Albert Rodda said it softly, the way he says most things. He leaned forward in his brown leather chair, smiled a little at his state senate colleagues, and said in that gentle half-swallowed, schoolteacher's voice, "If anyone can help us pick up this frightened porcupine without getting quills on us, please do."
It was Rodda's kind of comic relief, but there was more to it than that. It was also the bewildered plea of a man who tried so hard to take care of that funny-looking animal that he never realized it was a porcupine at all.
New Deal Democrat, Gentlemanly Senate veteran, Lover of camellias, existentialist literature, progressive education and government-sponsored social reform. Not, according to his detractors, a wildly effective leader of men.
Ten days after the passage of Proposition 13, the unprecedented property tax limitation initiative that has focused the nation's attention on the California state capital this white-haired, pink-faced, bespectacled senator from Sacramento is wielding the gavel on the committees that are wielding the ax.
"A page and a half of language which amends the constitution and totally restructures local government, that's what it was," the exhausted senator said Friday evening, at the end of seven straight hours of legislative meetings. "The ramifications are massive." And he raised his hands, palms up, resigned.
Rodda is chairman of the Joint Conference Committee, which is deciding how much of the multibillion dollar state budget surplus will be used this year to rescue local governments from their estimated $7 billion shortfall, and the Senate Finance Committee, which, amid all the confusion, must get a state budget to the governor by July 1.
He spends his days hurrying from one committee to the other, his rimless glasses resting on his nose, his arms full of charts and memoranda. With the television cameras focused on the steady procession of local officials and suddenly unfunded program directors and analysts whose figures disprove those of the analysts before them, Rodda sits back in a big brown chair and listens. He twirls his pen between his fingers. He rubs the sides of his nose. The lines on his forehead get deeper.
Rodda, who was elected 20 years ago to the California Senate and has focused much of his career on public education (he introduced the first bilingual education bill more than 10 years ago) was adamantly opposed to Proposition 13, and has not changed his mind.
The new amendment - which limits property taxes to 1 percent of market value, rolls back assessments to the 1975-76 level, and limits assessment to a 2 percent annual rise if the property does not change owners - still seems to him the convulsive response of outraged voters who did not really understand what they were doing.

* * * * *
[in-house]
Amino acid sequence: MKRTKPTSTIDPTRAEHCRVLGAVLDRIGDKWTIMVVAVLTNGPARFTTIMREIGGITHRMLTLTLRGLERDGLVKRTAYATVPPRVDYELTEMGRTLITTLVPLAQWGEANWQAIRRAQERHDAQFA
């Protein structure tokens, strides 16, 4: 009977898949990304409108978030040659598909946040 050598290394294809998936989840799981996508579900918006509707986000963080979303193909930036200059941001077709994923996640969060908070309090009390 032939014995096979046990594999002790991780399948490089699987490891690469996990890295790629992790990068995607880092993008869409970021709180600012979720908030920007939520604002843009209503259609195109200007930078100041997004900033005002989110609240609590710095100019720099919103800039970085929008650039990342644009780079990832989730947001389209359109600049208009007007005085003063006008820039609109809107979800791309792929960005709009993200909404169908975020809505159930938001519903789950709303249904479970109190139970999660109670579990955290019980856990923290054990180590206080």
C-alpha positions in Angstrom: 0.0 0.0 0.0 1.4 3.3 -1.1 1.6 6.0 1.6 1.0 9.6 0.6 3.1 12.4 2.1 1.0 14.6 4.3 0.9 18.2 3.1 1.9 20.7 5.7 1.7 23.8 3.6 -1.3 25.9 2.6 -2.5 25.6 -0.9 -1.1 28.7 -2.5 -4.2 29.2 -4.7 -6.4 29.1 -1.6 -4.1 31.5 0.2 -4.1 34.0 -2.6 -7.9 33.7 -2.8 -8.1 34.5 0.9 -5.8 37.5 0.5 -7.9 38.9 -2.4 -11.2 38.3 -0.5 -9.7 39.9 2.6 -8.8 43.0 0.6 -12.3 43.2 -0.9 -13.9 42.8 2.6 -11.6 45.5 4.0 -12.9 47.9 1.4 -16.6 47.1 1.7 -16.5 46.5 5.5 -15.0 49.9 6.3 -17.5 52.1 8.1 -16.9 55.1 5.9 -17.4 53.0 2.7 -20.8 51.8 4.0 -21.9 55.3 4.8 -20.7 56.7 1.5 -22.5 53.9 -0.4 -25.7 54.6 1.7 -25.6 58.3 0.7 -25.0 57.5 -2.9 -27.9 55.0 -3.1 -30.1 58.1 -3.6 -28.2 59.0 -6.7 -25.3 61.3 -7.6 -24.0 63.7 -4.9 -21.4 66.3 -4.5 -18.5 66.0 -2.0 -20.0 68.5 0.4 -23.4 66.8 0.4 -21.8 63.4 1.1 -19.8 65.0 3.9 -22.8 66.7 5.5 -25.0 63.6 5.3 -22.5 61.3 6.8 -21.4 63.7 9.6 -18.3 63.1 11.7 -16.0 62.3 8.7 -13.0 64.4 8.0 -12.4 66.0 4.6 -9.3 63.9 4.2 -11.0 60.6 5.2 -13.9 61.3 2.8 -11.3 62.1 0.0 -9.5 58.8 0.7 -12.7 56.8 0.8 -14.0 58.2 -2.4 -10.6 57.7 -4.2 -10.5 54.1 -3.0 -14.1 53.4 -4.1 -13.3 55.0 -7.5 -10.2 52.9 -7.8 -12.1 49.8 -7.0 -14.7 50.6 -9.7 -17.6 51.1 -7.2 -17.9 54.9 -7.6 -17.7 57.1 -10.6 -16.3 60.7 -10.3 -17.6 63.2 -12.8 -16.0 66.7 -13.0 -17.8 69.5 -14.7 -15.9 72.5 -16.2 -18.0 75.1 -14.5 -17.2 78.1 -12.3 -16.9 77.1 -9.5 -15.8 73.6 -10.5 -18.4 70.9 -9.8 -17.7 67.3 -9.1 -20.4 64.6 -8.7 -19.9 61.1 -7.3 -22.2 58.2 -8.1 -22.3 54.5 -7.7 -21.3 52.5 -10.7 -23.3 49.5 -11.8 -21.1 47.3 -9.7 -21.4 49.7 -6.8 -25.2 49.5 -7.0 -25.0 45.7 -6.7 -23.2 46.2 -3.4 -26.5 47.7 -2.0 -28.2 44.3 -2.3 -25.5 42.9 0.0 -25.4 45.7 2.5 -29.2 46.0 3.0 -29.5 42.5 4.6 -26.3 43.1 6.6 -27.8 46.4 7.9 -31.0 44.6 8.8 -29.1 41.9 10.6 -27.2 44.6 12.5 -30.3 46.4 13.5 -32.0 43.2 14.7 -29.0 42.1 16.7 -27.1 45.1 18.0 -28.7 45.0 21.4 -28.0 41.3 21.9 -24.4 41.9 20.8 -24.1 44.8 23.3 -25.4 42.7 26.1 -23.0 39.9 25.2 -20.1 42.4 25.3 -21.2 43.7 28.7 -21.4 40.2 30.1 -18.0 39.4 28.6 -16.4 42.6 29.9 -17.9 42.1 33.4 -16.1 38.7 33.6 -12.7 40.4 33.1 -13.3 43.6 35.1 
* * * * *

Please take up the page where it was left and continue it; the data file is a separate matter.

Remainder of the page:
"They weren't listening," Rodda said. They were angry. . . the effect is going to be I think, on needy people, and it may make them angry. It may aggravate class differences in our society, in our state."
He says he believes the reports of some analysts, hotly disputed by Porposition 13 supporters, that this year's handout to local governments from the state budget surplus (probably about $4 billion) will only tide them over for a year. Then it will get worse, he said: the surplus will shrink and needs will grow and legislators like Rodda - at the local and state levels - will not be able to fix their communities' ills the way they once thought they should.
He spoke of a woman with cerebral palsy who had testified the night before on the need for funding of the education for the handicapped. "You feel as if you want to cry," Rodda said. "The cameras weren't there for her, but they were there for Gann."
Rodda meant Paul Gann, who wrote Proposition 13 with businessman Howard Jarvis, and the senator got visibly angry for the first time. "if I were the king, I would make Jarvis and Gann my court jesters," he said.
Does he feel chastised? Yes, in a way. Less enthusiastic about a legislator's ability to help? Yes. "There 's not much psychic satisfaction in being a legislator anymore. . . I don't have the special license plates on my car anymore. . . I don't find myself introducing myself as Senator Rodda anymore. I say I'm Al Rodda. I just don't have as much enthusiasm about being a senator anymore.
"I have to admit we should have responded earlier," Rodda said. "I have to admit it's unbelievable" - meaning the rise in property taxes - "and unfair." And if liberals like himself had agreed earlier on a substive property tax revision bill, Rodda said he would not be out there banging a gavel for the implementation of Proposition 13.
But they didn't, and he is. Rodda chairs his committee like the respected older schoolteacher he is (he retired from city college teaching in 1967), philosophizing, breaking up fights, and every so often tossing out a corny joke, probably the corniest of which is his explanation that his humor began with his grandfather from Cornwall: "I'm Cornish, you know."
He does not go drinking with the boys. He was born in Sacramento, and his three children still live in the sea. He is thought to be incorruptible. "Al Rodda is the most decent, compassionate individual here in Sacramento," said Republican Sen. William Campbell, who disagree politically with Rodda on just about everything. Deputy Secretary of State Michael Gagan added, "T think if you did a beloved poll, Rodda would without a doubt be the most beloved."
He is not a great leader, some say, not a forceful man. "A little man," one legislator put it, "in the finest definition of the term - a man struggling with problemsbeyond his background."